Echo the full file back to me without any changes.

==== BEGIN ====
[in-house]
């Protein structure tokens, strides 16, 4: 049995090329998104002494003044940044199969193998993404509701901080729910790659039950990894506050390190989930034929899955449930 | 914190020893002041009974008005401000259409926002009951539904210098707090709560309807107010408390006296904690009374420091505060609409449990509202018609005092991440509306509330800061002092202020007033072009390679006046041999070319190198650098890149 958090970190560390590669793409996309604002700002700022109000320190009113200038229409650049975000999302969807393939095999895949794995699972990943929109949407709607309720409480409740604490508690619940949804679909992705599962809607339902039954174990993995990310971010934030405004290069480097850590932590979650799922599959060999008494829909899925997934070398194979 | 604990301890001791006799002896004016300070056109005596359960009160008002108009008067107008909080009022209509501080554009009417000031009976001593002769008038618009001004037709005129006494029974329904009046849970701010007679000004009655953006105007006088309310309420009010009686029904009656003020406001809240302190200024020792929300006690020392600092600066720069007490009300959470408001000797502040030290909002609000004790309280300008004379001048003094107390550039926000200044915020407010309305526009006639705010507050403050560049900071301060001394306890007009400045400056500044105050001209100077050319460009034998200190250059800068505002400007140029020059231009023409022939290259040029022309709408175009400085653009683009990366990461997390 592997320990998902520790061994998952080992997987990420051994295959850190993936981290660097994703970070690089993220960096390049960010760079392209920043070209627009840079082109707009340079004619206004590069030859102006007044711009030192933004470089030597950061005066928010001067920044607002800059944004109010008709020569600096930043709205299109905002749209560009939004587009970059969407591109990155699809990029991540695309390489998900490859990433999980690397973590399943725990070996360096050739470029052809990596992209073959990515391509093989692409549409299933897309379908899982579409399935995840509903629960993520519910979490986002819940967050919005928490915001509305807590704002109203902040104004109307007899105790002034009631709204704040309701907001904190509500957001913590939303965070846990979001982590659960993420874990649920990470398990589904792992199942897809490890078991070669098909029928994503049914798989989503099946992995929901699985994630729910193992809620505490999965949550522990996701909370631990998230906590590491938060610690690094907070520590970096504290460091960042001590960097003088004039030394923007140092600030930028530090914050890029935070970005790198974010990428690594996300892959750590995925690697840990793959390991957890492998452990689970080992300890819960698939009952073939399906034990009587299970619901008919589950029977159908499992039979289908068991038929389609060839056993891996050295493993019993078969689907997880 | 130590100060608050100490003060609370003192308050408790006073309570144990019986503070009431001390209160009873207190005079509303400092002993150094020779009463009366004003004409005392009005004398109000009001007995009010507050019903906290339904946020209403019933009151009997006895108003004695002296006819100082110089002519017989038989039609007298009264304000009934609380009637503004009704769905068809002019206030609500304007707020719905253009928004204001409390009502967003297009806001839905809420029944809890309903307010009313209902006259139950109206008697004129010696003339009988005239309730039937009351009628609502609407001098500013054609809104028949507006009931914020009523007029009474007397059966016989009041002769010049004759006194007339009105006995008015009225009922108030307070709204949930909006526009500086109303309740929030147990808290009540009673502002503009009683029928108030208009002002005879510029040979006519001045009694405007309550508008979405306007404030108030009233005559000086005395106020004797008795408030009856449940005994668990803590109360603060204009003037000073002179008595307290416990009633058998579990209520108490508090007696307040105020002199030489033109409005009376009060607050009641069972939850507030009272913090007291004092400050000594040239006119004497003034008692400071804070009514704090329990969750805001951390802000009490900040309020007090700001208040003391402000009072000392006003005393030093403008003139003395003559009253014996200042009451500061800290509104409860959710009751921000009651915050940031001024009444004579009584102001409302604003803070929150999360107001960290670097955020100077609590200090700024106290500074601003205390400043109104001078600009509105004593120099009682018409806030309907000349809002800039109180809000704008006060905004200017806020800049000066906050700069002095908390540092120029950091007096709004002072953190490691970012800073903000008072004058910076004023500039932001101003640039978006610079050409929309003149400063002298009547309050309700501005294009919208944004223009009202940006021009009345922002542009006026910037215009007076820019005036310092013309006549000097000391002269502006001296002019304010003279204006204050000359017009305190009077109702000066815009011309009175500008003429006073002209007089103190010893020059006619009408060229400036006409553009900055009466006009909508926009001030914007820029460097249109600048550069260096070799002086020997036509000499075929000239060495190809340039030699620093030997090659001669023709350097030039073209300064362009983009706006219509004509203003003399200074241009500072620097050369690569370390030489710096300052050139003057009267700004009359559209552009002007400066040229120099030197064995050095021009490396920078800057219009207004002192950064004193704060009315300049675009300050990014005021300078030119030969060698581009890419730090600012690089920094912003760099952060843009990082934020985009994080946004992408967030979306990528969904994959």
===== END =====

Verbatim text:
[in-house]
């Protein structure tokens, strides 16, 4: 049995090329998104002494003044940044199969193998993404509701901080729910790659039950990894506050390190989930034929899955449930 | 914190020893002041009974008005401000259409926002009951539904210098707090709560309807107010408390006296904690009374420091505060609409449990509202018609005092991440509306509330800061002092202020007033072009390679006046041999070319190198650098890149 958090970190560390590669793409996309604002700002700022109000320190009113200038229409650049975000999302969807393939095999895949794995699972990943929109949407709607309720409480409740604490508690619940949804679909992705599962809607339902039954174990993995990310971010934030405004290069480097850590932590979650799922599959060999008494829909899925997934070398194979 | 604990301890001791006799002896004016300070056109005596359960009160008002108009008067107008909080009022209509501080554009009417000031009976001593002769008038618009001004037709005129006494029974329904009046849970701010007679000004009655953006105007006088309310309420009010009686029904009656003020406001809240302190200024020792929300006690020392600092600066720069007490009300959470408001000797502040030290909002609000004790309280300008004379001048003094107390550039926000200044915020407010309305526009006639705010507050403050560049900071301060001394306890007009400045400056500044105050001209100077050319460009034998200190250059800068505002400007140029020059231009023409022939290259040029022309709408175009400085653009683009990366990461997390 592997320990998902520790061994998952080992997987990420051994295959850190993936981290660097994703970070690089993220960096390049960010760079392209920043070209627009840079082109707009340079004619206004590069030859102006007044711009030192933004470089030597950061005066928010001067920044607002800059944004109010008709020569600096930043709205299109905002749209560009939004587009970059969407591109990155699809990029991540695309390489998900490859990433999980690397973590399943725990070996360096050739470029052809990596992209073959990515391509093989692409549409299933897309379908899982579409399935995840509903629960993520519910979490986002819940967050919005928490915001509305807590704002109203902040104004109307007899105790002034009631709204704040309701907001904190509500957001913590939303965070846990979001982590659960993420874990649920990470398990589904792992199942897809490890078991070669098909029928994503049914798989989503099946992995929901699985994630729910193992809620505490999965949550522990996701909370631990998230906590590491938060610690690094907070520590970096504290460091960042001590960097003088004039030394923007140092600030930028530090914050890029935070970005790198974010990428690594996300892959750590995925690697840990793959390991957890492998452990689970080992300890819960698939009952073939399906034990009587299970619901008919589950029977159908499992039979289908068991038929389609060839056993891996050295493993019993078969689907997880 | 130590100060608050100490003060609370003192308050408790006073309570144990019986503070009431001390209160009873207190005079509303400092002993150094020779009463009366004003004409005392009005004398109000009001007995009010507050019903906290339904946020209403019933009151009997006895108003004695002296006819100082110089002519017989038989039609007298009264304000009934609380009637503004009704769905068809002019206030609500304007707020719905253009928004204001409390009502967003297009806001839905809420029944809890309903307010009313209902006259139950109206008697004129010696003339009988005239309730039937009351009628609502609407001098500013054609809104028949507006009931914020009523007029009474007397059966016989009041002769010049004759006194007339009105006995008015009225009922108030307070709204949930909006526009500086109303309740929030147990808290009540009673502002503009009683029928108030208009002002005879510029040979006519001045009694405007309550508008979405306007404030108030009233005559000086005395106020004797008795408030009856449940005994668990803590109360603060204009003037000073002179008595307290416990009633058998579990209520108490508090007696307040105020002199030489033109409005009376009060607050009641069972939850507030009272913090007291004092400050000594040239006119004497003034008692400071804070009514704090329990969750805001951390802000009490900040309020007090700001208040003391402000009072000392006003005393030093403008003139003395003559009253014996200042009451500061800290509104409860959710009751921000009651915050940031001024009444004579009584102001409302604003803070929150999360107001960290670097955020100077609590200090700024106290500074601003205390400043109104001078600009509105004593120099009682018409806030309907000349809002800039109180809000704008006060905004200017806020800049000066906050700069002095908390540092120029950091007096709004002072953190490691970012800073903000008072004058910076004023500039932001101003640039978006610079050409929309003149400063002298009547309050309700501005294009919208944004223009009202940006021009009345922002542009006026910037215009007076820019005036310092013309006549000097000391002269502006001296002019304010003279204006204050000359017009305190009077109702000066815009011309009175500008003429006073002209007089103190010893020059006619009408060229400036006409553009900055009466006009909508926009001030914007820029460097249109600048550069260096070799002086020997036509000499075929000239060495190809340039030699620093030997090659001669023709350097030039073209300064362009983009706006219509004509203003003399200074241009500072620097050369690569370390030489710096300052050139003057009267700004009359559209552009002007400066040229120099030197064995050095021009490396920078800057219009207004002192950064004193704060009315300049675009300050990014005021300078030119030969060698581009890419730090600012690089920094912003760099952060843009990082934020985009994080946004992408967030979306990528969904994959």